I wasn’t going to post anything more about the Phoenix Lander, as the media’s picked it up now, and I don’t have a lot to add.

But then, I saw this photo..

It’s Phoenix decelerating with its parachute in the Martian atmosphere, taken by the Mars Reconnaissance Orbiter. Not a high quality image, but there’s something totally awesome about this. It’s not just telemetry and indirect guesses – that’s a man-made probe, landing on an alien world, and we can actually see it.

If you’re not in awe of that, what exactly does it take?

via The Planetary Society

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Just quickly, I wanted to link to this rather awesome animated map of England from 0 -> 1050 CE, drawn by Curzon at Coming Anarchy

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Over the weekend, I encountered OECake, a demo application of a 2D physics simulation called the Octave Engine. It models gravity, particle interactions, and momentum, as well as evaporation and condensation of water particles.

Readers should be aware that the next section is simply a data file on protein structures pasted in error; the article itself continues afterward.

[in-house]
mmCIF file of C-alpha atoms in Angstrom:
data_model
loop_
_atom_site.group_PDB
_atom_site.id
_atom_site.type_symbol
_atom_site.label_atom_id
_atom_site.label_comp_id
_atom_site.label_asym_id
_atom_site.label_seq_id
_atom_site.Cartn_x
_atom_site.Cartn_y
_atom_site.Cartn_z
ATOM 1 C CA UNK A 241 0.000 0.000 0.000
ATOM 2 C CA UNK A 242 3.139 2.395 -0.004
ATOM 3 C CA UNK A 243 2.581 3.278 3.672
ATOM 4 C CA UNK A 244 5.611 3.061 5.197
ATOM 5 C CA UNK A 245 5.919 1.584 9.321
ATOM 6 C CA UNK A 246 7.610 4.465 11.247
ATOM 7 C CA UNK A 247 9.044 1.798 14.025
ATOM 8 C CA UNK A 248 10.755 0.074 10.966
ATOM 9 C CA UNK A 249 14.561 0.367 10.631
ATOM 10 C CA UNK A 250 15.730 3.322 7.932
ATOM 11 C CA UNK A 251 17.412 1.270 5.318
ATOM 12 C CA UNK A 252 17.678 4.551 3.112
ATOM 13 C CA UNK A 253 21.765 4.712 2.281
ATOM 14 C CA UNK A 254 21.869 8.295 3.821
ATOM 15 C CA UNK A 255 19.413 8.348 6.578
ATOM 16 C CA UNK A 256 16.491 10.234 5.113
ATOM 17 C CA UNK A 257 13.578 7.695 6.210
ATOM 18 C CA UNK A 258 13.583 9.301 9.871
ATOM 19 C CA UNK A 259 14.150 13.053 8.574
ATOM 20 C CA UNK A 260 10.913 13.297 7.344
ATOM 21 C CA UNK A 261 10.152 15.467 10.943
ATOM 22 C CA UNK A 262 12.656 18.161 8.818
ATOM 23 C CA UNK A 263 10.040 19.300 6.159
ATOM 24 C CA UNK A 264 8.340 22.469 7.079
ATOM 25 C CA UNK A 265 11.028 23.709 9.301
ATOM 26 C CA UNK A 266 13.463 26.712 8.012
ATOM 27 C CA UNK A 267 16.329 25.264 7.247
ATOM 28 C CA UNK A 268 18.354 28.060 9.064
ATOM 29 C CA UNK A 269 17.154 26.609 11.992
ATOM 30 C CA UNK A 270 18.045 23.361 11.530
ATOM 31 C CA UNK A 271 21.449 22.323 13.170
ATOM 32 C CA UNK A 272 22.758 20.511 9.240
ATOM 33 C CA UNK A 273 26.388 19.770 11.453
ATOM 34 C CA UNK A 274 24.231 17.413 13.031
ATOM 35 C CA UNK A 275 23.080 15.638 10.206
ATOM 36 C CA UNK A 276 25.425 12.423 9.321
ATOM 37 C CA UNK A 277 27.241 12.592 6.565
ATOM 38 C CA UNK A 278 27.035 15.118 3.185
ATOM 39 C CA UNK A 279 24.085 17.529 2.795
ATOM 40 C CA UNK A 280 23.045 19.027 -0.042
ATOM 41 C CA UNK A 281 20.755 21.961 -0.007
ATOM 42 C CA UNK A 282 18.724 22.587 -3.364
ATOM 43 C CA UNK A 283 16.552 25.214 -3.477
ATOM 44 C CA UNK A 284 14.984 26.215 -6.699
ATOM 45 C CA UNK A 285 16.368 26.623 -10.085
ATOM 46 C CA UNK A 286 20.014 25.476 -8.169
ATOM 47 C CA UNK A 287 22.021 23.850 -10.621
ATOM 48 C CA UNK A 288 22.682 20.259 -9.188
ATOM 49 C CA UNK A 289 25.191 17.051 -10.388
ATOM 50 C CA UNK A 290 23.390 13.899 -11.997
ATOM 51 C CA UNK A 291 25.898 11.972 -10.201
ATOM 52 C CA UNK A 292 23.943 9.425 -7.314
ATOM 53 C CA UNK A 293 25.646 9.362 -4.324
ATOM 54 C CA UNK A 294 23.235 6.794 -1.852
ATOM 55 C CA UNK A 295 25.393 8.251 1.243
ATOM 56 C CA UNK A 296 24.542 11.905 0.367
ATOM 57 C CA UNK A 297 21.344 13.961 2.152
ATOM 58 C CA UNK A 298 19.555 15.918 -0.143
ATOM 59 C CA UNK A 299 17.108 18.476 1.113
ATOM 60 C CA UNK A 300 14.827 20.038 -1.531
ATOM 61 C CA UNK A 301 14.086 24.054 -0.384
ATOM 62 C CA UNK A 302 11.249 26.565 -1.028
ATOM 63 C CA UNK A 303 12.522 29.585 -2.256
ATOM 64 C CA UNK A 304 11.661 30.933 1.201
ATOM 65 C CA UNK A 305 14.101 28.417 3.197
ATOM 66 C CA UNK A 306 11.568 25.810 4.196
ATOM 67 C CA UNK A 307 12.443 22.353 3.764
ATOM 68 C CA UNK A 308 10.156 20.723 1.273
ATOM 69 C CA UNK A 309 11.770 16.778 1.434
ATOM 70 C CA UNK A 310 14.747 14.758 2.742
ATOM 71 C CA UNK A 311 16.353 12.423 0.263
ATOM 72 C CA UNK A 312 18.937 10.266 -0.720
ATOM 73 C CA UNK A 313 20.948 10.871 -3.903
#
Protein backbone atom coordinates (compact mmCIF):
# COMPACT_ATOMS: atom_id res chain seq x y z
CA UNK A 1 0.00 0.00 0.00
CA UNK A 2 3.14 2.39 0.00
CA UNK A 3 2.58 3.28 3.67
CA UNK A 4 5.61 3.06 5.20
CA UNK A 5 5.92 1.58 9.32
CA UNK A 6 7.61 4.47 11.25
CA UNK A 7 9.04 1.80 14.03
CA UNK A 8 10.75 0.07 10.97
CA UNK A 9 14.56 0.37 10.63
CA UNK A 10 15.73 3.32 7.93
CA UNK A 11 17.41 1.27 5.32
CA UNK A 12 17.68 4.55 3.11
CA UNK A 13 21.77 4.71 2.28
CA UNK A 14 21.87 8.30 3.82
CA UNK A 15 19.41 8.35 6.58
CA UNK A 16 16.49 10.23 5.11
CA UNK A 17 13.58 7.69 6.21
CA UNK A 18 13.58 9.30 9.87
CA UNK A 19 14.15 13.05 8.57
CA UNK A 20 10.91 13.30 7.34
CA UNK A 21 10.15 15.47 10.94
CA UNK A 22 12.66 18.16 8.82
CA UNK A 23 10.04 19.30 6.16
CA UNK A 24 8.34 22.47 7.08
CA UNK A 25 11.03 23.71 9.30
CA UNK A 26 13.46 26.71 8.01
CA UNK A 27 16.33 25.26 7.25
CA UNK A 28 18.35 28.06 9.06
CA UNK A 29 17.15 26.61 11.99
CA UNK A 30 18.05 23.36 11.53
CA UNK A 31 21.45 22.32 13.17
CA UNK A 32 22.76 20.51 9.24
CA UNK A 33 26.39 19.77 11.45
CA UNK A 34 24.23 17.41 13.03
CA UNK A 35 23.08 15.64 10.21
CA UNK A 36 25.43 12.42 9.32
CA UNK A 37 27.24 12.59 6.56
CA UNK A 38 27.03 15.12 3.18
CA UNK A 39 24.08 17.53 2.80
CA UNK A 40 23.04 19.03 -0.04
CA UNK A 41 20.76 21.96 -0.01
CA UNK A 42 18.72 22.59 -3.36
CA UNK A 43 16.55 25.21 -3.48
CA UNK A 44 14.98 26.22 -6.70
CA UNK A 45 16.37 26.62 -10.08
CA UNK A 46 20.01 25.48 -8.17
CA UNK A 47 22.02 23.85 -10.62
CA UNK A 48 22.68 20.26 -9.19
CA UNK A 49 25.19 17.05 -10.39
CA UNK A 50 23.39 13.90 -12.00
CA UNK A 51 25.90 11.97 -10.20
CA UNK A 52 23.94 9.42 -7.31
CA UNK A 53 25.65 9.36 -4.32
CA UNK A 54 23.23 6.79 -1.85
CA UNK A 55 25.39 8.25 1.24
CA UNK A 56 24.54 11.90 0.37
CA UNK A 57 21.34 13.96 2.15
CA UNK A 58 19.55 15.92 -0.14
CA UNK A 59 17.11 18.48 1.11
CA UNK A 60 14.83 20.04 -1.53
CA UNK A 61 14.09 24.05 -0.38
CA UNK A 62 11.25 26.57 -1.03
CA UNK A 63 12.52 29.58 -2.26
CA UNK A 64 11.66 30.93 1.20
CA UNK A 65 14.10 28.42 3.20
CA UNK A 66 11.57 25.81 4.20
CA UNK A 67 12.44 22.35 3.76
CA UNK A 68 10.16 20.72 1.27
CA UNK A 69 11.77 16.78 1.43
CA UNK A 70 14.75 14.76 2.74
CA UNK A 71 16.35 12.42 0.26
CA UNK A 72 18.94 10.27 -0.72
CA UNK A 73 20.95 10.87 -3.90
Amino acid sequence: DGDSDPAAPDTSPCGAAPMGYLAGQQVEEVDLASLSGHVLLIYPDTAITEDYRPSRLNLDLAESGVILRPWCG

So, I made a steam engine.

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via Open the Future

3D Animation of the Phoenix Lander, due to land on Mars in about 17 hours.

This expedition promising interesting results. It’ll be our first chance to sample soil beneath the Martian surface as it carries on board a digging arm capable of digging a trench half a metre deep. In addition, it carries a wet chemistry lab, a mass spectrometer, and several other instruments, allowing it to analyze whatever it finds.

Not a lot is known about the soil on Mars. Take, for example, this photo, taken by the Spirit rover. It shows a surprisingly pale soil rich in silica found just beneath the red soil surface. It wasn’t found through any deliberate effort, rather, it was spotted when, at one point, the rover’s camera was brought to bear on the trail left by its wheel in the soil. Hopefully this mission will result in a lot more information about the role and amount of water in Mars’ climate and geology. If we’re lucky, it’ll give much more conclusive evidence of whether or not there’s ever been life on Mars..